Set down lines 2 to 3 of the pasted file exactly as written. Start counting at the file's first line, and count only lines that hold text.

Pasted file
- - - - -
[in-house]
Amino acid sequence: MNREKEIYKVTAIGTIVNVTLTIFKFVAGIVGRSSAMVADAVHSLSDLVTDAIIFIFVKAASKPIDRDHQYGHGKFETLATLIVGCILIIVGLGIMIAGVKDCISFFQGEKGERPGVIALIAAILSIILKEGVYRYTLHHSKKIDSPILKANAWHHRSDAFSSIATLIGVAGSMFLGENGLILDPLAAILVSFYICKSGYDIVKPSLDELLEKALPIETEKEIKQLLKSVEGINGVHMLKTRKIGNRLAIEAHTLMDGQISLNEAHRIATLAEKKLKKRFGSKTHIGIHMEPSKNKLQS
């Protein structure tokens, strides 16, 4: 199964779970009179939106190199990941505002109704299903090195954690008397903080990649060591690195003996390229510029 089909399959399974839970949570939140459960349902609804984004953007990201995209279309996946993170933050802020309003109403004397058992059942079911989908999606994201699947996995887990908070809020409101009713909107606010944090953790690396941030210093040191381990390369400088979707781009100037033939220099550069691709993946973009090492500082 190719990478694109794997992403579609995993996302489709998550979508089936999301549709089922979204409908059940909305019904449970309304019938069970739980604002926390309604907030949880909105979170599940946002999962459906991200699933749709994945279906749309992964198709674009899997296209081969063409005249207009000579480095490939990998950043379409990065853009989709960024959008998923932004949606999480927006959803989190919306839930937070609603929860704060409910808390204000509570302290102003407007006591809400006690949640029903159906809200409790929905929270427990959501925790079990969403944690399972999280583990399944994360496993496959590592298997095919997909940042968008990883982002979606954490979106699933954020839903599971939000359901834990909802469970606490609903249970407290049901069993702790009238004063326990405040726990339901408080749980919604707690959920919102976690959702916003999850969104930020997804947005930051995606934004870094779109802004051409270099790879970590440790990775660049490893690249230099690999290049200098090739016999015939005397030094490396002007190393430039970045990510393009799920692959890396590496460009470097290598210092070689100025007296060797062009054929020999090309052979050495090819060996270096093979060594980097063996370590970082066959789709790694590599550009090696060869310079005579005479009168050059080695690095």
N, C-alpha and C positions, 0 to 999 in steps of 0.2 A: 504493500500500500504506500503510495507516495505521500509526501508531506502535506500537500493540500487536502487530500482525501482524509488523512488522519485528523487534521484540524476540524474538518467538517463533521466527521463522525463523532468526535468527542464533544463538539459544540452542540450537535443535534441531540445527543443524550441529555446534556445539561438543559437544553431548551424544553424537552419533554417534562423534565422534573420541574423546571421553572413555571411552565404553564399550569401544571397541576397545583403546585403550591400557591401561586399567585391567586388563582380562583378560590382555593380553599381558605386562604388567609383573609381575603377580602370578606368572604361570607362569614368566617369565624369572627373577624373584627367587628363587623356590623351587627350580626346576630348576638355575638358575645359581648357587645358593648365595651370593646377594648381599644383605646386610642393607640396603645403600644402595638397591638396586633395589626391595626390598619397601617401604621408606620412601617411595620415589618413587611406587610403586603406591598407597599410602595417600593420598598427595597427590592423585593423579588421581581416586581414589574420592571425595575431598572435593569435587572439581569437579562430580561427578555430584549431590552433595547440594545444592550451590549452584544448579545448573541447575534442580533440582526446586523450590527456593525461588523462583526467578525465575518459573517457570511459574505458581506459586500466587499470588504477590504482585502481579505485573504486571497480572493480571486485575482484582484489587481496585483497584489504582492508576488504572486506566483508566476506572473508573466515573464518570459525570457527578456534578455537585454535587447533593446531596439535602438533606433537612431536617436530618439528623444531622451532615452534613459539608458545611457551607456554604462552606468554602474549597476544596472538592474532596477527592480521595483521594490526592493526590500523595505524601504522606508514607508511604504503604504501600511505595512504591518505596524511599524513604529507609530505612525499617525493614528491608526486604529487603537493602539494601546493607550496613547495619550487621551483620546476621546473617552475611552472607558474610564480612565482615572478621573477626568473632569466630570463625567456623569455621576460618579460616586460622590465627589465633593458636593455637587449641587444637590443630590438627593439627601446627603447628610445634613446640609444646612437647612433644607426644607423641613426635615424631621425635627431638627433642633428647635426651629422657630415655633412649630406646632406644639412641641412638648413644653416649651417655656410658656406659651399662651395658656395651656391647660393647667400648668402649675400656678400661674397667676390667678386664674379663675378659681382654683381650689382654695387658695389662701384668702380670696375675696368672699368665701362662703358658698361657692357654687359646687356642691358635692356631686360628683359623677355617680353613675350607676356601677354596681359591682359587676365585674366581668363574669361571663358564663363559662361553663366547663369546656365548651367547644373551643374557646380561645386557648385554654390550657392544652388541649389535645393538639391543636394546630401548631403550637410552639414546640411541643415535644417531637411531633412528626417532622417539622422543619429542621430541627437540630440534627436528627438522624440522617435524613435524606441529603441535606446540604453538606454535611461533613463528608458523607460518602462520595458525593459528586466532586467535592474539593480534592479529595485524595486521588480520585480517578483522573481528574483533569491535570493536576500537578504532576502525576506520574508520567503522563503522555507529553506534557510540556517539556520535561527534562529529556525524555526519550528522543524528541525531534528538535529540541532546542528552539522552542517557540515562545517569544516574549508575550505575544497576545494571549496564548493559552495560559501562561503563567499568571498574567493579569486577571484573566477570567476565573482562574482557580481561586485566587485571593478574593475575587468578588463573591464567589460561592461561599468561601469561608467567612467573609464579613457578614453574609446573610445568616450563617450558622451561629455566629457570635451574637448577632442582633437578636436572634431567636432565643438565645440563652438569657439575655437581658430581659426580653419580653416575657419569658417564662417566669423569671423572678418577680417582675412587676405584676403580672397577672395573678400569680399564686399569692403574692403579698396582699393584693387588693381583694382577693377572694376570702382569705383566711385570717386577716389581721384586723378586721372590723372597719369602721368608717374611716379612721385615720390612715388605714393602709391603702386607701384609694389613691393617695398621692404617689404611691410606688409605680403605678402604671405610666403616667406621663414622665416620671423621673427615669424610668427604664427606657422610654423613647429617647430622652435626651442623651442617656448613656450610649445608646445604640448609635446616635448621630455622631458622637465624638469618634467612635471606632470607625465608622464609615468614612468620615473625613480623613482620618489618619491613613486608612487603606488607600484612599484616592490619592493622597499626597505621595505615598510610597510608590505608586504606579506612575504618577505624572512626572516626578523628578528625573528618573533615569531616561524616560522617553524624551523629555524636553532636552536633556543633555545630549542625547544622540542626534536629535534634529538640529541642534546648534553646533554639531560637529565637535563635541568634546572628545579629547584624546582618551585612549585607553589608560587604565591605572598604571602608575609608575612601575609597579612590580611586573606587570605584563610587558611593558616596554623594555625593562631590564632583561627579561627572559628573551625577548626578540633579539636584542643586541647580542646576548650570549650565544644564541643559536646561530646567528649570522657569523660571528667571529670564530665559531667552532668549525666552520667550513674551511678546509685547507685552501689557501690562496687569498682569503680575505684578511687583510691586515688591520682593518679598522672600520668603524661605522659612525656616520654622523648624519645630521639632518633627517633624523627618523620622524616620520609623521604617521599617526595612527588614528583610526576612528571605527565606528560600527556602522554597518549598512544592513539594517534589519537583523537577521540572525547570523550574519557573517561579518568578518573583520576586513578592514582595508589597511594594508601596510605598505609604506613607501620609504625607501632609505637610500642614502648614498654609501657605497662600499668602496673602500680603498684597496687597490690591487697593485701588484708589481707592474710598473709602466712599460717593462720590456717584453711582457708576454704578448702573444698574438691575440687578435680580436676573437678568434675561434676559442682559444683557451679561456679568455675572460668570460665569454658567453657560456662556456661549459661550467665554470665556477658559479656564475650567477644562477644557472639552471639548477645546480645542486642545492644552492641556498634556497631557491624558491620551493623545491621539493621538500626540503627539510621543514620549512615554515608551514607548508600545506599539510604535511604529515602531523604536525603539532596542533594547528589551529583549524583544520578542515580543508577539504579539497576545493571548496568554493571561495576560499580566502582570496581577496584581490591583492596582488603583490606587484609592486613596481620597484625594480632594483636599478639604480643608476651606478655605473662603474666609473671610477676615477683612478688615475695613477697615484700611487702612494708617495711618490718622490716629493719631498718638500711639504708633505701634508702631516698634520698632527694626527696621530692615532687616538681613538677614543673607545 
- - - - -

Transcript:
Amino acid sequence: MNREKEIYKVTAIGTIVNVTLTIFKFVAGIVGRSSAMVADAVHSLSDLVTDAIIFIFVKAASKPIDRDHQYGHGKFETLATLIVGCILIIVGLGIMIAGVKDCISFFQGEKGERPGVIALIAAILSIILKEGVYRYTLHHSKKIDSPILKANAWHHRSDAFSSIATLIGVAGSMFLGENGLILDPLAAILVSFYICKSGYDIVKPSLDELLEKALPIETEKEIKQLLKSVEGINGVHMLKTRKIGNRLAIEAHTLMDGQISLNEAHRIATLAEKKLKKRFGSKTHIGIHMEPSKNKLQS
């Protein structure tokens, strides 16, 4: 199964779970009179939106190199990941505002109704299903090195954690008397903080990649060591690195003996390229510029 089909399959399974839970949570939140459960349902609804984004953007990201995209279309996946993170933050802020309003109403004397058992059942079911989908999606994201699947996995887990908070809020409101009713909107606010944090953790690396941030210093040191381990390369400088979707781009100037033939220099550069691709993946973009090492500082 190719990478694109794997992403579609995993996302489709998550979508089936999301549709089922979204409908059940909305019904449970309304019938069970739980604002926390309604907030949880909105979170599940946002999962459906991200699933749709994945279906749309992964198709674009899997296209081969063409005249207009000579480095490939990998950043379409990065853009989709960024959008998923932004949606999480927006959803989190919306839930937070609603929860704060409910808390204000509570302290102003407007006591809400006690949640029903159906809200409790929905929270427990959501925790079990969403944690399972999280583990399944994360496993496959590592298997095919997909940042968008990883982002979606954490979106699933954020839903599971939000359901834990909802469970606490609903249970407290049901069993702790009238004063326990405040726990339901408080749980919604707690959920919102976690959702916003999850969104930020997804947005930051995606934004870094779109802004051409270099790879970590440790990775660049490893690249230099690999290049200098090739016999015939005397030094490396002007190393430039970045990510393009799920692959890396590496460009470097290598210092070689100025007296060797062009054929020999090309052979050495090819060996270096093979060594980097063996370590970082066959789709790694590599550009090696060869310079005579005479009168050059080695690095």